Modi’s Dhanteras photo on Facebook creates a flutter on social media

  • Utpal Parashar, Hindustan Times, Kathmandu
  • Updated: Oct 22, 2014 19:32 IST

US-based photographer of Nepali origin Bimal Nepal posted a beautiful photo of Diwali lights on his Facebook and Instagram pages on Tuesday morning.

The photo of container candles placed in an S-shaped pattern on a wooden floor was clicked last year by Nepal. He posted it on the social media sites this year to wish his friends a Happy Diwali.

A few hours later almost a similar photo or the same photo with some digital alterations appeared on the Facebook page of Prime Minister Narendra Modi as he shared Dhanteras greetings with his followers.

There was no credit given to Nepal for the use of his photo without permission. The surprised photographer has now taken this issue of copyright violation to social media.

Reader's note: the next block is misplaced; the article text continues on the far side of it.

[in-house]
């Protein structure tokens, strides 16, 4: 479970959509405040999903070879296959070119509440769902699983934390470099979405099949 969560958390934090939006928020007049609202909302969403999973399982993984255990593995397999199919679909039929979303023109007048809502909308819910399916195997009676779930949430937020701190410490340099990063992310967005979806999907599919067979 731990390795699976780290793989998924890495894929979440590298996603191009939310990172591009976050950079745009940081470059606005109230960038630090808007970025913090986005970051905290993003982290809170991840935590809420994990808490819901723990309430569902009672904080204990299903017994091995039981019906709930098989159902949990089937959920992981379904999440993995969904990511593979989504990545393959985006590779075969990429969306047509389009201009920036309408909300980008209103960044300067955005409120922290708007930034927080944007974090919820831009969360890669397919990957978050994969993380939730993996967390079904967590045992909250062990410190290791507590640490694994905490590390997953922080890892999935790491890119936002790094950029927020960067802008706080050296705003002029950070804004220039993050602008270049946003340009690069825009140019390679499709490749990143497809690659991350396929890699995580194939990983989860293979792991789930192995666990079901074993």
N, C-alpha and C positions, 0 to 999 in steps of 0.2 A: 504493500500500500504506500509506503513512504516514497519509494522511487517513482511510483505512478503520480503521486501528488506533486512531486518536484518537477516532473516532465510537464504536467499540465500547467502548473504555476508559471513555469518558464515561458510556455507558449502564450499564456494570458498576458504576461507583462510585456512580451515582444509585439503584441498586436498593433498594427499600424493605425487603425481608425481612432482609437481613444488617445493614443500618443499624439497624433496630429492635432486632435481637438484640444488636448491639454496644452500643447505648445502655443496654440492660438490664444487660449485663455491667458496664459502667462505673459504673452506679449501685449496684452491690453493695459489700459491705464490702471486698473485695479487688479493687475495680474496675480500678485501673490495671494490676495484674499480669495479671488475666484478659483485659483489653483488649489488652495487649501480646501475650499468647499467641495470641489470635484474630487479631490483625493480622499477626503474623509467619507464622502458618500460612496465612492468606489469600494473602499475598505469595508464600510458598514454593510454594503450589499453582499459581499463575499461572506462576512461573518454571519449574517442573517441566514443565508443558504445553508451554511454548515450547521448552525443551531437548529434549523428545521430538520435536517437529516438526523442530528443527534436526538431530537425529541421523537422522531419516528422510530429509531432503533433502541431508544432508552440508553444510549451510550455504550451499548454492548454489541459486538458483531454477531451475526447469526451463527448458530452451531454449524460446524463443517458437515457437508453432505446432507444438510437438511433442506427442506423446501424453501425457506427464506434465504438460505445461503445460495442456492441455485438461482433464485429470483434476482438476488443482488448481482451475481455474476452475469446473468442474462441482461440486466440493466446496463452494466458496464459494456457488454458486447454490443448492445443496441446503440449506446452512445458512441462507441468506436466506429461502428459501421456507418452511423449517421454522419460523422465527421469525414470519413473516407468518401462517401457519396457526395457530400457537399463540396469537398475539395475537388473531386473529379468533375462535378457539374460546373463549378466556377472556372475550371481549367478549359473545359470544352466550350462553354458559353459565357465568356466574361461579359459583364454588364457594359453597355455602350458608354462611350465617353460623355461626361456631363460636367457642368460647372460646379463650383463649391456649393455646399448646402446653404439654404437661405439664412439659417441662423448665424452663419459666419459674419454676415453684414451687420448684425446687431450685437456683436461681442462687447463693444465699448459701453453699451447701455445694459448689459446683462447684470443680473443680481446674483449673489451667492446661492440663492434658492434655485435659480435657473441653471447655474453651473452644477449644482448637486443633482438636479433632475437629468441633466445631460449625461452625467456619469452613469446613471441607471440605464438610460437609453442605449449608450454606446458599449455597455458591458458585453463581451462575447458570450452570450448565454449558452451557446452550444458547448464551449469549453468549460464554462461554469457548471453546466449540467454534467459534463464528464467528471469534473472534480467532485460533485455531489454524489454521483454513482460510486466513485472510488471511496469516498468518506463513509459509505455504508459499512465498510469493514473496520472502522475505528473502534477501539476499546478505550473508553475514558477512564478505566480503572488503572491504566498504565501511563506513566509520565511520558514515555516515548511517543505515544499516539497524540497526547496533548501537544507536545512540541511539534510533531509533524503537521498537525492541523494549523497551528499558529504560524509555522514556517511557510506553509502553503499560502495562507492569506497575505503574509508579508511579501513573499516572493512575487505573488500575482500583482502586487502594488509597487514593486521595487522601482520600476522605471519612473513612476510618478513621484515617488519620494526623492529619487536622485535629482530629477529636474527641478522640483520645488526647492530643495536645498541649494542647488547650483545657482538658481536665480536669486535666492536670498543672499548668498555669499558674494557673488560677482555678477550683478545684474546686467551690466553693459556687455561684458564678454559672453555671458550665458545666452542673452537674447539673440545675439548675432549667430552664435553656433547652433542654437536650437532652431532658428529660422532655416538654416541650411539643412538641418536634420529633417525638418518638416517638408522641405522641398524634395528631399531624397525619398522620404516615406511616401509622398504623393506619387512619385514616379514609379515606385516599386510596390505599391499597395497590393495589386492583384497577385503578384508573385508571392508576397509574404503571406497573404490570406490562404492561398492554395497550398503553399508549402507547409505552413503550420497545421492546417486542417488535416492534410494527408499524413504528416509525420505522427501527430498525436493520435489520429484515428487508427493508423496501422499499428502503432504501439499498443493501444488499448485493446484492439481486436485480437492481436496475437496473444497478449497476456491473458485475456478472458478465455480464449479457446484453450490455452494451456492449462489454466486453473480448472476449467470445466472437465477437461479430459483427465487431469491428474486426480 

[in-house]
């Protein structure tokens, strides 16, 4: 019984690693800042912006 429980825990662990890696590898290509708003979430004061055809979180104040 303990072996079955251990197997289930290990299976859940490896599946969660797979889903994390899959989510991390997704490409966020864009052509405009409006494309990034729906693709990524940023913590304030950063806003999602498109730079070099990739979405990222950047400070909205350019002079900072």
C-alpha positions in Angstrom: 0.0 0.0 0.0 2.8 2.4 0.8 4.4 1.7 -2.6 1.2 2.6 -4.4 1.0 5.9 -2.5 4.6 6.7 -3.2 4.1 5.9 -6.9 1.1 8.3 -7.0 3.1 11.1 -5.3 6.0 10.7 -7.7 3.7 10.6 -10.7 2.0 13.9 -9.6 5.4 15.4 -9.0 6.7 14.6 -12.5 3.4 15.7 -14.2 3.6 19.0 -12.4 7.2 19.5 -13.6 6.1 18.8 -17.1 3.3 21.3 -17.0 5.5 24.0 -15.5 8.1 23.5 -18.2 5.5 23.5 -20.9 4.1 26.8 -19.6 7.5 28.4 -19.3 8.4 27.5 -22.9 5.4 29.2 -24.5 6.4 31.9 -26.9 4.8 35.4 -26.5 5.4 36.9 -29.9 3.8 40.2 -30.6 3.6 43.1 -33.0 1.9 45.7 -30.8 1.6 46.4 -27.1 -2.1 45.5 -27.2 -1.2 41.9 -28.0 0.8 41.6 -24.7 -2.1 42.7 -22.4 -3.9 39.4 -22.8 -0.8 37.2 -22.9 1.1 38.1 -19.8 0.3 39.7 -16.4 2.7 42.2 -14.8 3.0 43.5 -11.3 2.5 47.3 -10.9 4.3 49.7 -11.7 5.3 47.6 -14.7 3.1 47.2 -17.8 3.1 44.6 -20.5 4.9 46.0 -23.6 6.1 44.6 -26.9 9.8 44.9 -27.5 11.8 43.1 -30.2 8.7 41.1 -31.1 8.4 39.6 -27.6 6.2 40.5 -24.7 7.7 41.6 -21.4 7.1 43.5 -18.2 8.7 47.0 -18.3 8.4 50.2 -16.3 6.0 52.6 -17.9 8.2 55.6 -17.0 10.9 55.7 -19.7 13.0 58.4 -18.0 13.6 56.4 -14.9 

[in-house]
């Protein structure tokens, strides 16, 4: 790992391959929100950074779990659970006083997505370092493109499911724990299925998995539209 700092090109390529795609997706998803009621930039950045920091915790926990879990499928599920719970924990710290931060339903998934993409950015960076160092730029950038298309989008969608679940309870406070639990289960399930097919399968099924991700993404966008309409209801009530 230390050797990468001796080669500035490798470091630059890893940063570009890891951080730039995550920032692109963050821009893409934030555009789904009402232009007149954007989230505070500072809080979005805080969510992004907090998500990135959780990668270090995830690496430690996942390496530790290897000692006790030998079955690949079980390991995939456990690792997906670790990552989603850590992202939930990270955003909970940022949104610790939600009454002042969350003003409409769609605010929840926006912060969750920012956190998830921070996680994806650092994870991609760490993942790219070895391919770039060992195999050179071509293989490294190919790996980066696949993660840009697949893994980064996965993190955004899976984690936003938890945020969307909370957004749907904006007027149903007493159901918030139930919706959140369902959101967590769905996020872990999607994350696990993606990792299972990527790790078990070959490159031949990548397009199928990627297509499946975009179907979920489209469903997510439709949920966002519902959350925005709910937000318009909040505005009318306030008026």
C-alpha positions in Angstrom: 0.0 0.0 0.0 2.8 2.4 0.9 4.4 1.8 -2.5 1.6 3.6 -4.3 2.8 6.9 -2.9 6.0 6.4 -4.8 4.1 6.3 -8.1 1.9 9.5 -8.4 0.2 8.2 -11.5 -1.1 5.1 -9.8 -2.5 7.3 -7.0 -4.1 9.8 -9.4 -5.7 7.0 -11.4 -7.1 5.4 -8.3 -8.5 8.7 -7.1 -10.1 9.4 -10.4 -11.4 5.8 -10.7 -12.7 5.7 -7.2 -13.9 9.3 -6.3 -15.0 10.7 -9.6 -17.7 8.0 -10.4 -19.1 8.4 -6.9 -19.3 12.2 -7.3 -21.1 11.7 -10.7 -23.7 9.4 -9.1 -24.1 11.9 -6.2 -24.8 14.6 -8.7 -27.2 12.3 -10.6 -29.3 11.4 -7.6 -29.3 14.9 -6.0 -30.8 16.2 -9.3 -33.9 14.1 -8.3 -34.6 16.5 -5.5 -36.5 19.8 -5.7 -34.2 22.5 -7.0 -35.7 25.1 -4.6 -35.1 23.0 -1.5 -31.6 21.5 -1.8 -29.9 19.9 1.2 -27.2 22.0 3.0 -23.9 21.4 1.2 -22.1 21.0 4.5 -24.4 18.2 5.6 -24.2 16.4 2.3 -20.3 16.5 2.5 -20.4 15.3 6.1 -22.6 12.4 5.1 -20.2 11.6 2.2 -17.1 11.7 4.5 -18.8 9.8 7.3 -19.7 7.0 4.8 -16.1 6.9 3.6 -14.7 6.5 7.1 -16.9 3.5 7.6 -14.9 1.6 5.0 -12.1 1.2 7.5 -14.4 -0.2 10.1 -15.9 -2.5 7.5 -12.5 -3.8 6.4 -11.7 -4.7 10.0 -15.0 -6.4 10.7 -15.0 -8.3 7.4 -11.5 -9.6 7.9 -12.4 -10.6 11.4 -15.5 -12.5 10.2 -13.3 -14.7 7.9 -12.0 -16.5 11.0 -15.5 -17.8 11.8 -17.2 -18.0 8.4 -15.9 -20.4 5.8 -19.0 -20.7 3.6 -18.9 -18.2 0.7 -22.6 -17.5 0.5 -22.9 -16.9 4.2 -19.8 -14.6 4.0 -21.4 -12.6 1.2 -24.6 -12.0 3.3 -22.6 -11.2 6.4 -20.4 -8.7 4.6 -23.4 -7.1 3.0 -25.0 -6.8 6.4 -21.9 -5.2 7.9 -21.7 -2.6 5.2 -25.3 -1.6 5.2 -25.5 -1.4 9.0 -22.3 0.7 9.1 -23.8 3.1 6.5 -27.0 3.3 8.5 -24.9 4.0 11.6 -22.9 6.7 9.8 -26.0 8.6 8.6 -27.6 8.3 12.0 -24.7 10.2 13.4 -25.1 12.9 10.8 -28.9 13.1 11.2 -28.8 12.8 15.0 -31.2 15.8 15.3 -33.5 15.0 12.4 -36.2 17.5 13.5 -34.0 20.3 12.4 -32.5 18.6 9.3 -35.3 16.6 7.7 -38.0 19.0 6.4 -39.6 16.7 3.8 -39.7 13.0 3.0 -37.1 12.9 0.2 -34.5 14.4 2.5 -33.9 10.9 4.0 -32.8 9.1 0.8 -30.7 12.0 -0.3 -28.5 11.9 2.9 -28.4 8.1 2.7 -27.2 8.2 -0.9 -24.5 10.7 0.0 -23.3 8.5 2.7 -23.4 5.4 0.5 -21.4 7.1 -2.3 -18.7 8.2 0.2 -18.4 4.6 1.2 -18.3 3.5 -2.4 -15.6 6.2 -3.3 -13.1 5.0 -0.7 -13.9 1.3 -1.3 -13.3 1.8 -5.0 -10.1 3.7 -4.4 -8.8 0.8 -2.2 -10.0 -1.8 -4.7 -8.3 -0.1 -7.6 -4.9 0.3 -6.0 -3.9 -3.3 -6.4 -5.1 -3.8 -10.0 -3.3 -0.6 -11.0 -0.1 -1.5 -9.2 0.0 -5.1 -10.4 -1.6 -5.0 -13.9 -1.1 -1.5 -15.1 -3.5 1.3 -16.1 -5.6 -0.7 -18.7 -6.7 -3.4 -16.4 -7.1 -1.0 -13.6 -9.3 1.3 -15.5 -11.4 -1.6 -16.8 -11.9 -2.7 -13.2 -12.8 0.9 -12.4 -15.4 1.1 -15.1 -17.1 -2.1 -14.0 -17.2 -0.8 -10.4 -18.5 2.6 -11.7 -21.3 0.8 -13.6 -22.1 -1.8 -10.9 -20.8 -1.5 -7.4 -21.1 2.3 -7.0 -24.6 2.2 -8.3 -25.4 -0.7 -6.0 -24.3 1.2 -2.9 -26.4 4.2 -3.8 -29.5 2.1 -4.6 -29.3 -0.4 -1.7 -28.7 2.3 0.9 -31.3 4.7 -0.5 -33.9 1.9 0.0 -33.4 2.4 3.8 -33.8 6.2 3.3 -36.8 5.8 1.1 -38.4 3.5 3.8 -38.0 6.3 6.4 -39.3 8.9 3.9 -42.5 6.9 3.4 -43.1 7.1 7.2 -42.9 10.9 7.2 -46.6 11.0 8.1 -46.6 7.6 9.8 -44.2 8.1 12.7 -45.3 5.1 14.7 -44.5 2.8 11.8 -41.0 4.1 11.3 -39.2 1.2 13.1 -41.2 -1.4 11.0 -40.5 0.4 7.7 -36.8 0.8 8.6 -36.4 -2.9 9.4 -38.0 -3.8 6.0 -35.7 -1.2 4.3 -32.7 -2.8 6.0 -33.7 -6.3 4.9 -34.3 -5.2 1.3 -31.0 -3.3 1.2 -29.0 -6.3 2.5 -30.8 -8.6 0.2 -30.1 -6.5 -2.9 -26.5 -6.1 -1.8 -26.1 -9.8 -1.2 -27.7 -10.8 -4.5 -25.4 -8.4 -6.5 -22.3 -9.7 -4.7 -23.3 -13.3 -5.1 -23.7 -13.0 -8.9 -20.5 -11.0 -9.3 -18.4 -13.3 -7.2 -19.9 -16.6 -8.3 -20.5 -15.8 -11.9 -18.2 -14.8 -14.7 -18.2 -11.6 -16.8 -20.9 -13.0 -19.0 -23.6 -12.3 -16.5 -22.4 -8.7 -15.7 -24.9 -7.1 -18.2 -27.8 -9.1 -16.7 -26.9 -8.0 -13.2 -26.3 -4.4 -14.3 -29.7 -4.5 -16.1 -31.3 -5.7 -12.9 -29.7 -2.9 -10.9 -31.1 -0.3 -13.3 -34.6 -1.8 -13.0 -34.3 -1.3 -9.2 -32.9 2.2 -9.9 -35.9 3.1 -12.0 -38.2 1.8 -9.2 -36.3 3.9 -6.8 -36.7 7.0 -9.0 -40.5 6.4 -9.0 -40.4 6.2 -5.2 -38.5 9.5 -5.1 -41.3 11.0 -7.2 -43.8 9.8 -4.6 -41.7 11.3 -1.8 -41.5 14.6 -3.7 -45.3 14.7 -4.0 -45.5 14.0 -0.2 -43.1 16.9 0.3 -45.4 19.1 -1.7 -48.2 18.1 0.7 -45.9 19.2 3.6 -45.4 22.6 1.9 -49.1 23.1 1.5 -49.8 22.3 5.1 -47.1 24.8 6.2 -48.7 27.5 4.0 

“I am truly honored that Indian Prime Minister Narendra Modi is using one of my photographs in his Facebook page. My greatest question and concern is—there is no credit for the photographer,” Nepal wrote on Facebook.

He mentions that the photo was clicked in the dining room of his Cambridge Massachusetts home with help of his daughter Abina who set up the Diwali lights on the floor.

“Of course that photo was taken by me. It is on Flickr (photo sharing website) with all the metadata. It is protected by US copyright law,” Nepal wrote to HT in reply to questions about his claim.

“I am one of the greatest fans of Mr. Modi but how he uses this photo is totally unacceptable. I am looking for compensation and the appropriate credit,” he added.

Nepal has found support from many on social media who have urged him to raise the issue with Modi’s office. Some of his friends claim to have written about it to the Prime Minister’s social media team.

“Apparently this image was created by photographer Bimal Nepal (living in Masschusetts) and has been used without courtesy or credit,” eminent Nepali journalist Kanak Mani Dixit commented on Modi’s Facebook page.

Nepal has also found support on Twitter with some expressing “serious concern” and others suggesting him to contact the Prime Minister’s office.

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